A few recent reports show that malaria in infants aged under six months may not be a rare occurrence and that its burden may be underestimated [1,19,20]. Otherwise information on the impact of malaria in this population is limited. In Uganda and Kenya, where an analysis of malaria prevalence in this age group was done as a part of the National Malaria Indicator Surveys, the malaria prevalence was reported to be 16% and 5%, respectively [21,22].

Despite growing information regarding the potentially high prevalence of malaria in infants aged under six months, strong clinical evidence regarding how best to treat these cases is lacking. Conflicting data on the prevalence, coupled with ethical and practical considerations for implementing clinical trials among this age group, have led to a gap in evidence-based treatment guidelines [23]. While the World Health Organization (WHO) recommends ACTs as first-line treatment for infants and young children with uncomplicated malaria, they state that this is not a “confident recommendation” for infants under 5 kilograms (<5kgs) [23]. In Uganda, quinine, rather than ACT, is recommended for treatment of malaria in children below four months of age or five kilograms (<5kgs) of weight [24]. Younger infants may however be more susceptible to quinine toxicity than older children [25,26]. The pharmacokinetic profile of antimalarials, such as quinine and ACTs, may also be different in young infants than it is in older children due to dynamic developmental changes, making age-dependent dosing necessary [27]. Although ACTs carry label restrictions for this age group [23], clinicians often prescribe ACTs off-label based on the recommended milligrams per kilogram dosing schedule for older children [20].

Research on the burden of malaria, ACT use, and predictors of malaria care in primary care settings for infants under six months is needed to inform evidence-based guidelines for malaria care in this population. We report findings from a secondary analysis of facility data on 25,997 outpatient visits for infants aged under six months collected during the Integrated Infectious Diseases Capacity Building Evaluation (IDCAP) [2830]. The objective of this study was to identify the malaria parasitemia positivity rate (MPPR) among malaria suspects aged under six months, and practices and predictors of malaria diagnosis and treatment in this population.


Ethics statement

The original IDCAP protocol was reviewed and approved by the School of Medicine Research and Ethics Committee of Makerere University and the Uganda National Council for Science and Technology. Data used in this analysis were collected for the health management information system (HMIS) as part of routine reporting at health facilities and did not require informed consent. The University of Washington Human Subjects Division determined that IDCAP did not meet the regulatory definition of research under 45 CFR 46.102(d). This secondary analysis of anonymous data was exempt from review by the University of Antwerp ethical review board. The anonymous data used in this analysis and instructions for requesting them are available on the Global Health Data Exchange website at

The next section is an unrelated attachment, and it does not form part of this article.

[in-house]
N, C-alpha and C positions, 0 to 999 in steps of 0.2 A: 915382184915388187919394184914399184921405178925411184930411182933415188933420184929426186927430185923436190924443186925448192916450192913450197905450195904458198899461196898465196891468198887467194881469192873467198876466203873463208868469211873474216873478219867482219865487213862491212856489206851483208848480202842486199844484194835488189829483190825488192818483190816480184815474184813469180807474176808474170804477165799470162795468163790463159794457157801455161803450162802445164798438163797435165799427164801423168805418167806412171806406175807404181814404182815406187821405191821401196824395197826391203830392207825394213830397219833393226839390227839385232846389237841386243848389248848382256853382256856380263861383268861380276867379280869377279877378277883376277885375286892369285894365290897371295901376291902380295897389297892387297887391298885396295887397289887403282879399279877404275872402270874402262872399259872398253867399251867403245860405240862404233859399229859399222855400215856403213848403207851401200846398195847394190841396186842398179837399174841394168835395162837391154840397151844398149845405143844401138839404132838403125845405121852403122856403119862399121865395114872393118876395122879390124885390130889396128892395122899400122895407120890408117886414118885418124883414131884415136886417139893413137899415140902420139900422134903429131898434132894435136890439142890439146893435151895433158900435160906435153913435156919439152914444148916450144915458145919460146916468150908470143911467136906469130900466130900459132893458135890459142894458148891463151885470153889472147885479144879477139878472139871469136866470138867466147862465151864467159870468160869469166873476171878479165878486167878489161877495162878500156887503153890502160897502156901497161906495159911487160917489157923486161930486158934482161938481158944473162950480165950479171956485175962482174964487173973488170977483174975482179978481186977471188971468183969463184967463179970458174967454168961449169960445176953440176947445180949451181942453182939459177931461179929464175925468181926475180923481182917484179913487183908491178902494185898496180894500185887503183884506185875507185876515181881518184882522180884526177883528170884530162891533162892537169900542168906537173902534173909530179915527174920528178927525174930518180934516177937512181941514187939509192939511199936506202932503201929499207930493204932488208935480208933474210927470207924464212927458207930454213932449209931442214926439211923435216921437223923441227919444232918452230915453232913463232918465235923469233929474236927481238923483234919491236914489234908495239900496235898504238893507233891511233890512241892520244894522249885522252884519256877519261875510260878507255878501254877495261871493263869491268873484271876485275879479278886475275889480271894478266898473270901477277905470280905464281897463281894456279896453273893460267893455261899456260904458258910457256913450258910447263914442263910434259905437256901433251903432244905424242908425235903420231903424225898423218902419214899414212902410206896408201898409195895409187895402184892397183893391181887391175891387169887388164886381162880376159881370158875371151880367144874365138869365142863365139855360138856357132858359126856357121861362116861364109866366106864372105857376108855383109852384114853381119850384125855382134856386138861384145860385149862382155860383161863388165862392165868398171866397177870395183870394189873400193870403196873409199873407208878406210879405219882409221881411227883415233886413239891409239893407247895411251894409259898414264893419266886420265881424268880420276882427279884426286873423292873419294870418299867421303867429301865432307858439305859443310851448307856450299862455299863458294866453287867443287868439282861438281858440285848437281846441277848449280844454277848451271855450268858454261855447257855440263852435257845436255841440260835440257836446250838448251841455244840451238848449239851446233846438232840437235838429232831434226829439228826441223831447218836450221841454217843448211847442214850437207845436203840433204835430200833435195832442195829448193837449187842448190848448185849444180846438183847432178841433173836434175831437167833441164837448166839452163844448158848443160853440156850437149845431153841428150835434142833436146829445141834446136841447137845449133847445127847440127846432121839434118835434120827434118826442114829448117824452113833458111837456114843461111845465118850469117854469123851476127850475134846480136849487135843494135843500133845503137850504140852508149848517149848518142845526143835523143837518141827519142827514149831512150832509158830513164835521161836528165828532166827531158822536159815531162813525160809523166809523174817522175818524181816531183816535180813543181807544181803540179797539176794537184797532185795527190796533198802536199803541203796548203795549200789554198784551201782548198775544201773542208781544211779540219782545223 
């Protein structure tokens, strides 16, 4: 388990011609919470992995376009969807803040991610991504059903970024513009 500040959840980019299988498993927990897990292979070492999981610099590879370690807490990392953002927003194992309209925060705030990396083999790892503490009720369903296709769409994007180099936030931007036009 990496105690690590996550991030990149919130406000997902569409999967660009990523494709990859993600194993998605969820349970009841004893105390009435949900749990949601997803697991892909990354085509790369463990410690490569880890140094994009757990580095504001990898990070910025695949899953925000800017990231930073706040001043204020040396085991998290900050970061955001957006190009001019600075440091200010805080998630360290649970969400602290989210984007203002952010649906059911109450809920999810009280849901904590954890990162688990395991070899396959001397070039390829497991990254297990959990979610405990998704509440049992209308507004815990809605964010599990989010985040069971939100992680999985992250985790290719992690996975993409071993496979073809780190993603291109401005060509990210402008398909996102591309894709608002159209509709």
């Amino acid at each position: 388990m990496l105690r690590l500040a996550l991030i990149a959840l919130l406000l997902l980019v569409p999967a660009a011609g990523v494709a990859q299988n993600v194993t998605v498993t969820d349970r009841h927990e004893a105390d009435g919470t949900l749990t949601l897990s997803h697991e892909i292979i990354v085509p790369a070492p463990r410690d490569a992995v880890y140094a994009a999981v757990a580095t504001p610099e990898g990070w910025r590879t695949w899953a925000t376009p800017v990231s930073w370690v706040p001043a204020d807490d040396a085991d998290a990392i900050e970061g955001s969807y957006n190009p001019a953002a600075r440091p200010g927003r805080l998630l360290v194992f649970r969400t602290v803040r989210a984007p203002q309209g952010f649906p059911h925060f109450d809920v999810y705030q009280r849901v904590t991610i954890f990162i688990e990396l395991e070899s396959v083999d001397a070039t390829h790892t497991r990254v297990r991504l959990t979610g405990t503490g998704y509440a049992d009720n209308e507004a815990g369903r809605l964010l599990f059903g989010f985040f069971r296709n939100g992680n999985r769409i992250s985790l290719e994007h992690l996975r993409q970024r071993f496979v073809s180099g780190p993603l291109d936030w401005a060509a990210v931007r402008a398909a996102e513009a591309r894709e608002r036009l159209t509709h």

Study design and setting

Data were collected from a convenience sample of 36 health center IVs (HCIVs) or comparable health facilities. HCIVs are the highest healthcare referral point for a health sub-district [31,32] and each HCIV is expected to serve a population of about 100,000 people and provide basic preventive, curative and referral services. They have limited inpatient wards and conduct some emergency and surgical and obstetric procedures [31,33]. Staffing norms and level of staffing for a HCIV are reported in the 2010 Ministry of Health Human Resources for Health Audit Report [34].

The facilities represented 28 of 114 current districts. As shown on the map of Uganda with the location of these health facilities [35], they represented all major regions of Uganda and were widely distributed across the country. One inclusion criterion for facilities was presence of a functional laboratory that could conduct the following six investigations: HIV rapid test, malaria blood smear, TB sputum smear, urinalysis, stool analysis, and hemoglobin estimation. One exclusion criterion was actively participating in the national quality improvement programs for HIV/AIDS services. To the extent that these national programs selected the most accessible facilities, the IDCAP facilities may have been more remote than other HCIVs. Other inclusion and exclusion criteria were described in detail in Naikoba et al. and Miceli et al. [28,36].

Cross-sectional data were collected prospectively from November 2009 to September 2011 using a standardized outpatient medical form (MF5), initially designed by Uganda Malaria Surveillance Project [37] and revised by IDCAP as described in Mbonye et al. [30,35]. This secondary analysis focused on the final year (October 2010 to September 2011), because the quality of data improved over time from on-going technical support. The data collection system was described in detail in Mbonye et al. [30].

Study participants

All outpatients aged under six months that visited the 36 health facilities during the 12-month study period participated as part of their routine process of care.


A patient suspected with malaria was defined as a patient visit with a fever or a history of fever, referral for malaria laboratory testing, or malaria diagnosis (clinical or parasitological).

A clinical diagnosis of malaria was defined as a patient visit with a record of malaria diagnosis and/or an antimalarial prescription without a malaria test, or with an antimalarial prescription when the test result was negative.